Quality software accounts for situations like these. It provides prominent, conveniently-placed actions for single-handed users on the go. It uses clear typographical hierarchy and color to make pages scannable at a glance. It adapts itself to any input mechanism: touch, keyboard, voice, pointer, controller, or screen reader. It can queue changes locally in the event of a network loss, and it can calmly communicate the impact of a degraded network connection.
Quality software understands people and how they navigate the world. For example, it knows that some people are colorblind, so it either removes commonly-indistinguishable colors from its palette or provides opt-in overrides to the system.
If it knows that people might be using pre-paid data plans, it considers the very real user cost of sending large payloads over the network. It offers things like"data-saving modes" to give people a choice about when to spend their money.
Software exists in the context of the world with changing dynamics, tastes, and crises. Locally, it exists in the context of its brand. A person rarely encounters a piece of software in isolation; there’s priming that’s already occurred through advertisements, landing pages, app store screenshots, and onboarding flows. Because of this, quality software understands the expectations of its users and works to exceed those expectations. A highly polished visual experience is expected to behave in a highly polished way. A highly polished brand is expected to produce high quality software.
Quality software is built for humans. Messy, distractible, impatient, and imperfect humans. Because it understands this, quality software is forgiving. Destructive actions are presented clearly and are easily undoable. If something breaks, the software provides a clear reason that non-technical people can understand. It doesn't patronize its users or make them feel dumb. Errors are never dead ends; invalid user inputs are clearly highlighted, and failed network requests are retried.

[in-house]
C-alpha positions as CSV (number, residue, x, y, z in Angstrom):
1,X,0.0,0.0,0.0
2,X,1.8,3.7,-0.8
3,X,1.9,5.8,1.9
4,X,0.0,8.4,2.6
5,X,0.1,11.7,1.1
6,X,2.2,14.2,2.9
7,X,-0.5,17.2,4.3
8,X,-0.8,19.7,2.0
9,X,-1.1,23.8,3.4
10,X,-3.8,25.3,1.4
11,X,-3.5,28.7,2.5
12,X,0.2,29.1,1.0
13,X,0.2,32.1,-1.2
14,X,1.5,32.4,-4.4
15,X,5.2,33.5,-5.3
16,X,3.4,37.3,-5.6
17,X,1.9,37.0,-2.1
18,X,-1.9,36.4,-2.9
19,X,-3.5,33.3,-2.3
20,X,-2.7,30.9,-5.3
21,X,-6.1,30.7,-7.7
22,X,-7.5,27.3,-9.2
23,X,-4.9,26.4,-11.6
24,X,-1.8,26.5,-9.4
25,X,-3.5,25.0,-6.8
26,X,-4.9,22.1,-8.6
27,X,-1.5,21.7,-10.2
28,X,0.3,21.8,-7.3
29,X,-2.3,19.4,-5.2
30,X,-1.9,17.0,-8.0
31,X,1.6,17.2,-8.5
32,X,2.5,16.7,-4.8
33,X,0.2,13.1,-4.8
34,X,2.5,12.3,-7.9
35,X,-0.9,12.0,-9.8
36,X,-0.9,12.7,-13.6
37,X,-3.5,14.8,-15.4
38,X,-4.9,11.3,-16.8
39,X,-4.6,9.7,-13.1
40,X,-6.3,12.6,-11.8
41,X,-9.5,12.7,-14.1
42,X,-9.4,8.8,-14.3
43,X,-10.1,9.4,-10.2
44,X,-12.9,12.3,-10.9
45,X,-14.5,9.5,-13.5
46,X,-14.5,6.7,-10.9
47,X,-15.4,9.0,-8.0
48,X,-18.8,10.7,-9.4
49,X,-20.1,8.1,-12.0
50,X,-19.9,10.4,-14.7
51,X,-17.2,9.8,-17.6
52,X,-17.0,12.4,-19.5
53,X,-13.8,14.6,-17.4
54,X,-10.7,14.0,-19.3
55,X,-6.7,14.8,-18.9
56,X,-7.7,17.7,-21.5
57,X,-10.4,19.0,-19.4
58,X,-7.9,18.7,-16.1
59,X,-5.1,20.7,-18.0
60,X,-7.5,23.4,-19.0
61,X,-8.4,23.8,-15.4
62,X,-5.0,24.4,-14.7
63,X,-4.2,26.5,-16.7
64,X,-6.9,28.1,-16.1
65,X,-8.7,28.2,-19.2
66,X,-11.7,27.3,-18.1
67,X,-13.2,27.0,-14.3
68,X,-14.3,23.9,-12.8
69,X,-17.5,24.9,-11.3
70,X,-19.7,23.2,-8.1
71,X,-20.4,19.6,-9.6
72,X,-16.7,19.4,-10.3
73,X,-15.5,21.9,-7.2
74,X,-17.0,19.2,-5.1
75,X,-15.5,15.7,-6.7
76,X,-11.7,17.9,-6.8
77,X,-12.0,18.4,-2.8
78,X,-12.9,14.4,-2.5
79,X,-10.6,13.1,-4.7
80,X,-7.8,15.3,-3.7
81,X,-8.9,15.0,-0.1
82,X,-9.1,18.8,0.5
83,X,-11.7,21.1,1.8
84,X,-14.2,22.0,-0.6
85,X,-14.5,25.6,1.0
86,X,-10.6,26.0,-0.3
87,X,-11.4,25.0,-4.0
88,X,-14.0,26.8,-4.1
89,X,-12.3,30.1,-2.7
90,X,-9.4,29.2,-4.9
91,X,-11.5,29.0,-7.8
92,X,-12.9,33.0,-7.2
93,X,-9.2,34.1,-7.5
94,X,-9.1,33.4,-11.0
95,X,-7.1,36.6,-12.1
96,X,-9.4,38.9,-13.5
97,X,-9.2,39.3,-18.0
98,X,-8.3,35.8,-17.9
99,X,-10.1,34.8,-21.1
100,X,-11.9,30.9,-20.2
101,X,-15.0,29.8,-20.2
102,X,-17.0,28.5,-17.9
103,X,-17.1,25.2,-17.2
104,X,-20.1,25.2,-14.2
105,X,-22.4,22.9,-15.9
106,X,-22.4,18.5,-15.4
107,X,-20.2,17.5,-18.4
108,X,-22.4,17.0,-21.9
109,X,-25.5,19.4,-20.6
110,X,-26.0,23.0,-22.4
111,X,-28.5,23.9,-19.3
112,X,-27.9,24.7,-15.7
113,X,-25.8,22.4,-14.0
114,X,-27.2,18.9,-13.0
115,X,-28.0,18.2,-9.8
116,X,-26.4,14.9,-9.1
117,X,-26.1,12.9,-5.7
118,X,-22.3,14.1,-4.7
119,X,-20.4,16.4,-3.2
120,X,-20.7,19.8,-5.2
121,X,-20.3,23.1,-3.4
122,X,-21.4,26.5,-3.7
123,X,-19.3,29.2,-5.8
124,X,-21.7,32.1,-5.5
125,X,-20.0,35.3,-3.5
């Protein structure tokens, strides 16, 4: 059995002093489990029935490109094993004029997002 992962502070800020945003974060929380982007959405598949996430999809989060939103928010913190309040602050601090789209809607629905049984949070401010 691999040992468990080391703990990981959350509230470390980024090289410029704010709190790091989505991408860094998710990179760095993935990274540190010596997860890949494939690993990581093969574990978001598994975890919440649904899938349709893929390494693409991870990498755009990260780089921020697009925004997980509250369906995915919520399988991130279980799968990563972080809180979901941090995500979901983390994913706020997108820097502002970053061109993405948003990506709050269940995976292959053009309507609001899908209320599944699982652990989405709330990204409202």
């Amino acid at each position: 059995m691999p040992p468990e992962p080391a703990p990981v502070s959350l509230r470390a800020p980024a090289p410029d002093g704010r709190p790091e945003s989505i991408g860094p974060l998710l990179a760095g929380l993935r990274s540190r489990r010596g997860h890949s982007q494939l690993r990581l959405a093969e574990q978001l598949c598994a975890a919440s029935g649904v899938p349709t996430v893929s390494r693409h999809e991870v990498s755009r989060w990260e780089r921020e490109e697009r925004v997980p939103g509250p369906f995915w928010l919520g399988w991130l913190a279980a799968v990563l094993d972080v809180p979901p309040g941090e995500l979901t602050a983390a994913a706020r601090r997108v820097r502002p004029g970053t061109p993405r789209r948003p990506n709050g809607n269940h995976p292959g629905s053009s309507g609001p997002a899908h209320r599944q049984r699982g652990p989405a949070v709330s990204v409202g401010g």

Like mis-timed foley or a smudge on the wall, we notice quality more often by the presence of imperfections than by their absence. For this reason, it can be hard to articulate why something is high quality. We can feel it. Like the threshold test for obscenity,"I know it when I see it."
This leaves us with a question: how much should “effort exerted” be considered when we evaluate the quality of software? If you ate the worst slice of pizza you've ever had, would your disgust be lessened by knowing that the chef had worked oh so very hard to make it? Probably not.
Still, it's clear that quality software can’t be created without hard work. Or, in the most optimistic sense, one’s long history of hard work enables high quality to be more easily achieved in later projects. So the two are intertwined, but we don't feel that the work itself is a necessary component in determining the quality of the software itself. An A for Effort doesn’t ensure an A overall.
It can be disenchanting to look at the current software landscape. It feels like we're spinning in circles, solving the same problems that we've been solving for years. Computers get better hardware, so we build more resource-hungry software, and things never actually get faster.
The world has become a tangled mess along the way. There are hundreds of screen sizes, operating systems, browsers, settings, and modes that designers and engineers must account for. It's no wonder that software doesn’t feel much better today than it felt five years ago: we're stuck in a constant game of catch-up.
I predict that more startups will move away from a one-size-fits-all, must-scale-to-seven-billion-users mentality. Instead, we're seeing the proliferation of the independent creator. The person who builds software for a few thousand people, but in a way that is deeply personal and understands what's most important to their audience. More designers and developers are realizing that a healthy income and a happy life can exist with a thousand customers, not a billion.
We approached the conversation of software quality from the perspective of product design and user experience. Of course, there’s a different framing of the topic that focuses on the quality of the written software and not the final experience.
To read more about this, I’d recommend reading this post by Martin Fowler or this post by Jake Voytko. Quite often, quality internal software correlates to high quality user experience. We should strive for both.
A small favor
Was anything I wrote confusing, outdated, or incorrect? Please let me know! Just write a few words below and I’ll be sure to amend this post with your suggestions.